320 Life and Letters of Francis Galton
than one. innocent person should 'suffer*.' But that is not the sentiment by which natural selection is guided, and it is dangerous to yield far to it." (p. 14.)
Galton admits that a thorough investigation of the kind referred to, even if it were confined to a single grade of a specific degeneracy, is in itself a very serious undertaking
"Masses of trustworthy material must be collected, usually with great difficulty, and be afterwards treated with skill and labour by methods that few at present are competent to employ. An extended investigation into the good or evil done to the state by the offspring of many different classes of persons, some of civic value, others the reverse, implies a huge volume of work sufficient to occupy Eugenics laboratories for an indefinite time." (p. 14.)
It will be seen how thoroughly Galton's mind was imbued with the conception that the science of Eugenics has to deal with mass-phenomena, that it is essentially based on statistics and must adopt the actuarial method, i.e. that it is based on probability reckoned on past experience. This conception leads him directly to his next section: Object Lessons in the Methods of Biometry. He proposes to speak of those fundamental principles of probability, which are chiefly concerned with the newer methods of Biometry, and consequently of Eugenics. " Most persons of ordinary education seem to know nothing about them, -not even understanding their technical terms, much less appreciating the cogency of their results" (p. 15). Galton accordingly sets out to sketch in outline a series of lessons of a Kindergarten type, which a teacher may fill in, and thus lead the ordinarily intelligent person, though he be ignorant of mathematics, to a knowledge of the fundamental ideas on which probability is based. He fears that this will scandalise biometricians j , but he has previously softened their wrath by saying that no man can hope to achieve much in Biometry without a large amount of study, the possession of appropriate faculties and a strong brain !
I do not propose to enter into the nine pages of the Lecture (pp. 15-23) which draft this scheme of " Object Lessons." They have, as I shall indicate later, been developed by W. Palin and Ethel M. Elderton into a-primer of statistics. Most of the ideas have already been considered in this biography; the scheme proceeds in the main from "median" and "quartiles," and covers the simpler forms of variation and correlation.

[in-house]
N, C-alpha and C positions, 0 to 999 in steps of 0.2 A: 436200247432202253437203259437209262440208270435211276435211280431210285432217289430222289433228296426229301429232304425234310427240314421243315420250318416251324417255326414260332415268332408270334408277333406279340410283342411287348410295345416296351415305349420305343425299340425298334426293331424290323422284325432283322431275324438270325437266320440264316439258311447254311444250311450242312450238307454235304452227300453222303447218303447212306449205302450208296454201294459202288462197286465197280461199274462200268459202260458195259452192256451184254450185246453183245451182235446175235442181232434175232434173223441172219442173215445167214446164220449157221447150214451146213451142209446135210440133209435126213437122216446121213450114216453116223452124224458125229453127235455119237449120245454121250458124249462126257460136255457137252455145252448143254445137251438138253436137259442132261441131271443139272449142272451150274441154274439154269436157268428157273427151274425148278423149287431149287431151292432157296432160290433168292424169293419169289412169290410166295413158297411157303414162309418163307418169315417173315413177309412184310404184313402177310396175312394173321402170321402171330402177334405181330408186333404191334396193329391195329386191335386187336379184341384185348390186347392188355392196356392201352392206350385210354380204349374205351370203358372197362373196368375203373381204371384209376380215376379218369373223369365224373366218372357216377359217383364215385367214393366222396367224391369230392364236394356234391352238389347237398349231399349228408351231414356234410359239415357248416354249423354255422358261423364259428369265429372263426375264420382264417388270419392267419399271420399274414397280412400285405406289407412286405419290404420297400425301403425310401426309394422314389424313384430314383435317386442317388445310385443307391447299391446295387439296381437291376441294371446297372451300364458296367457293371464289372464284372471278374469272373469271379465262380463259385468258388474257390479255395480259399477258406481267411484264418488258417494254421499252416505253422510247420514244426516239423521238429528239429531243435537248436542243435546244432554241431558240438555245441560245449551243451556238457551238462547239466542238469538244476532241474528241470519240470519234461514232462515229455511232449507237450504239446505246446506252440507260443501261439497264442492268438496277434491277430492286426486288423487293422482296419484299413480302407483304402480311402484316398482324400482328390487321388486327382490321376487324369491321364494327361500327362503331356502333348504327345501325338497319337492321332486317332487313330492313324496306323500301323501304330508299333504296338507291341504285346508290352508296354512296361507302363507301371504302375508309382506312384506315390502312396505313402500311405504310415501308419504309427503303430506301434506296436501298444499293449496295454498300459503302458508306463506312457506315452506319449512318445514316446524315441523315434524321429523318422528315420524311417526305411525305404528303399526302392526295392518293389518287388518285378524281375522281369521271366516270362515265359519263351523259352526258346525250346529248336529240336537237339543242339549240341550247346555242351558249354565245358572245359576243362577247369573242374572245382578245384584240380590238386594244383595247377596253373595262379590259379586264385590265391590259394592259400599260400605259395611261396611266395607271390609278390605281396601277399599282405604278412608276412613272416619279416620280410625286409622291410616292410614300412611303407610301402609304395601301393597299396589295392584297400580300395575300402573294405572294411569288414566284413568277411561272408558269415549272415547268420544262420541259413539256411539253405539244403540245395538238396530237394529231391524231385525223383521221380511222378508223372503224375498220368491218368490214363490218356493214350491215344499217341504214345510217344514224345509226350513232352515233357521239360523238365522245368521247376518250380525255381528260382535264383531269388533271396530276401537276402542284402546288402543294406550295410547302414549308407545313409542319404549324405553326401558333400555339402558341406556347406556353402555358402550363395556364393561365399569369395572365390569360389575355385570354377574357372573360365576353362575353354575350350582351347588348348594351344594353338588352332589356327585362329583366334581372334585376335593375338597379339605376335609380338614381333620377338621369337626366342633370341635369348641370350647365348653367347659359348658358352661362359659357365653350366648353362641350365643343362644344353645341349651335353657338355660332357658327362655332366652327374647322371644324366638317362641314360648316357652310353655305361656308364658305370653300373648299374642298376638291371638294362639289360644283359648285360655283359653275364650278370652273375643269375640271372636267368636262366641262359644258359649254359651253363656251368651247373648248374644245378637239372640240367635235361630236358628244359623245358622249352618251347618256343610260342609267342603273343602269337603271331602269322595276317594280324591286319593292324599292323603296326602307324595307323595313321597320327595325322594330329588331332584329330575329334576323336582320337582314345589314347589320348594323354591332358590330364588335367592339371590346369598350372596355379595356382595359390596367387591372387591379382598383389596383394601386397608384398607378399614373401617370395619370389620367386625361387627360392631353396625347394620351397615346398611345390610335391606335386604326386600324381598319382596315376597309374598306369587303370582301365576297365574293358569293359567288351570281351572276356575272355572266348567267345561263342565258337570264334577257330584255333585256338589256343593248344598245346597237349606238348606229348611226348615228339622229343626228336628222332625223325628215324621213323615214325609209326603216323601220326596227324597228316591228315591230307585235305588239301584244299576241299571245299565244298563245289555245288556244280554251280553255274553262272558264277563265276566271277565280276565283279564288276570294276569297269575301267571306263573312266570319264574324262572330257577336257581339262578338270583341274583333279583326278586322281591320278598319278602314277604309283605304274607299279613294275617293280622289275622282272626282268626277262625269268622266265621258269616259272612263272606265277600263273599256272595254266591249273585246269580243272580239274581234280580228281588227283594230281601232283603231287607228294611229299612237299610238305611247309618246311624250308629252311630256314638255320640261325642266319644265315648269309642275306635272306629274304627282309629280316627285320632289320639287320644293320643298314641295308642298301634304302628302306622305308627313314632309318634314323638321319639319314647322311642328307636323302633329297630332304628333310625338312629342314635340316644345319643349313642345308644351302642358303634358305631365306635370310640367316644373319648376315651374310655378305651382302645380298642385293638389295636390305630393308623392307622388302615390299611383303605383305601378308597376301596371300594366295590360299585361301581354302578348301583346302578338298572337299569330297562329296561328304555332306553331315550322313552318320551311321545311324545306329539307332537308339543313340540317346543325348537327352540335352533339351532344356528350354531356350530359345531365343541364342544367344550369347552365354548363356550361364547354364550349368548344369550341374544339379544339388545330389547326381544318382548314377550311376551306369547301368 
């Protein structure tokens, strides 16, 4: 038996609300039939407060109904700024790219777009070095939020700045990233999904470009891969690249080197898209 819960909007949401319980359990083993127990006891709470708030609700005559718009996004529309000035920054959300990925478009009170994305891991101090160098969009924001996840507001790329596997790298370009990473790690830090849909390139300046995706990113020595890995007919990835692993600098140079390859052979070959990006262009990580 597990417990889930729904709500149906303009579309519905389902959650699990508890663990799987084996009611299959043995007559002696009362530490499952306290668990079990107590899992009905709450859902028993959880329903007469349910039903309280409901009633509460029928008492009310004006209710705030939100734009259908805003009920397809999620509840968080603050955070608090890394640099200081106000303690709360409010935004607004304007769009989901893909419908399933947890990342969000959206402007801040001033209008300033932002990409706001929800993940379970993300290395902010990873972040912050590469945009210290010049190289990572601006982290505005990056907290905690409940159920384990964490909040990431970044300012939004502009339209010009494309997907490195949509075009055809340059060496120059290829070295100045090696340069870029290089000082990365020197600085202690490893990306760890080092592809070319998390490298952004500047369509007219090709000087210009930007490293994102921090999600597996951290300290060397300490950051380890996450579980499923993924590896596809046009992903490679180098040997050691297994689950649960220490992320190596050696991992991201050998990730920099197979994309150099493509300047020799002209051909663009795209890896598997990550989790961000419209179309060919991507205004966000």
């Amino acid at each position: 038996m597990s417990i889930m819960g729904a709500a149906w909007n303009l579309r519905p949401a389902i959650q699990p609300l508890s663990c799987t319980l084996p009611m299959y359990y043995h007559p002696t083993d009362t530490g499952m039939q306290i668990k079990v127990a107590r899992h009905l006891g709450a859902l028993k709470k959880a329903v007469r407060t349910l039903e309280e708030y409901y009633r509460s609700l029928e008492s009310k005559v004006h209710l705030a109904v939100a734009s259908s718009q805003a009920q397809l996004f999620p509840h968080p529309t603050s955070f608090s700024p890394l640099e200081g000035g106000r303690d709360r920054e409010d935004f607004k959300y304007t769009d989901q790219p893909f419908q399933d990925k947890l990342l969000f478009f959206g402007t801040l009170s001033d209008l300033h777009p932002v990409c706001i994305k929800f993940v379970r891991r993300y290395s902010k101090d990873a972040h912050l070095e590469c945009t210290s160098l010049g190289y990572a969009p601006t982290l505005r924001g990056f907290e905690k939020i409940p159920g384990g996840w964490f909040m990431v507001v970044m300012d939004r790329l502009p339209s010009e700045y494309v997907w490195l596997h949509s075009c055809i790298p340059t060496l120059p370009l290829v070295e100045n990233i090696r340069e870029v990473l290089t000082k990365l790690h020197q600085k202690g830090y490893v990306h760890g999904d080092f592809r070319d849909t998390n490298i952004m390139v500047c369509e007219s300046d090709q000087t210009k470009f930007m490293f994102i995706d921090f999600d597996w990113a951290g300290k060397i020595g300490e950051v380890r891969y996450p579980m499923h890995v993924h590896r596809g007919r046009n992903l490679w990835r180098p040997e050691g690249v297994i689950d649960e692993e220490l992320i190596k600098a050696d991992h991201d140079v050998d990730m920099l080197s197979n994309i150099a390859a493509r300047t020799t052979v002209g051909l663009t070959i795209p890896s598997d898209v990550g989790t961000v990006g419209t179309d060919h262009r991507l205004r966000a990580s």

The final section of the lecture is entitled : Influence of Collective Truths upon Individual Conduct. Galton commences by noting that probability will provide a solid foundation for action in the matter of Eugenics. But the
" stage on which human action takes place is a superstructure into which emotion enters, we are guided on it less by Certainty and by Probability than by Assurance to a greater or lesser
This is the terrible dilemma in which the tender-hearted Condorcet found himself when he came to analyse the probability of criminal trials leading to correct judgments. There, however, life had come into being; here it need not be called into existence.
t I think this was a little poke at his friend, who had really criticised the occasion not the matter of Galton's "object lessons." The friend had indeed already in the "'eighties" given several Kindergarten courses on experimental probability at Gresham College to City clerks and Government employees, who afterwards became statisticians, and besides to a considerable number of bookmakers and professional gamblers who entered keenly into the spirit of -the demonstrations, and whose gratitude took the form of free gifts of " tips" for the Derby and schemes to break the bank at Monte Carlo !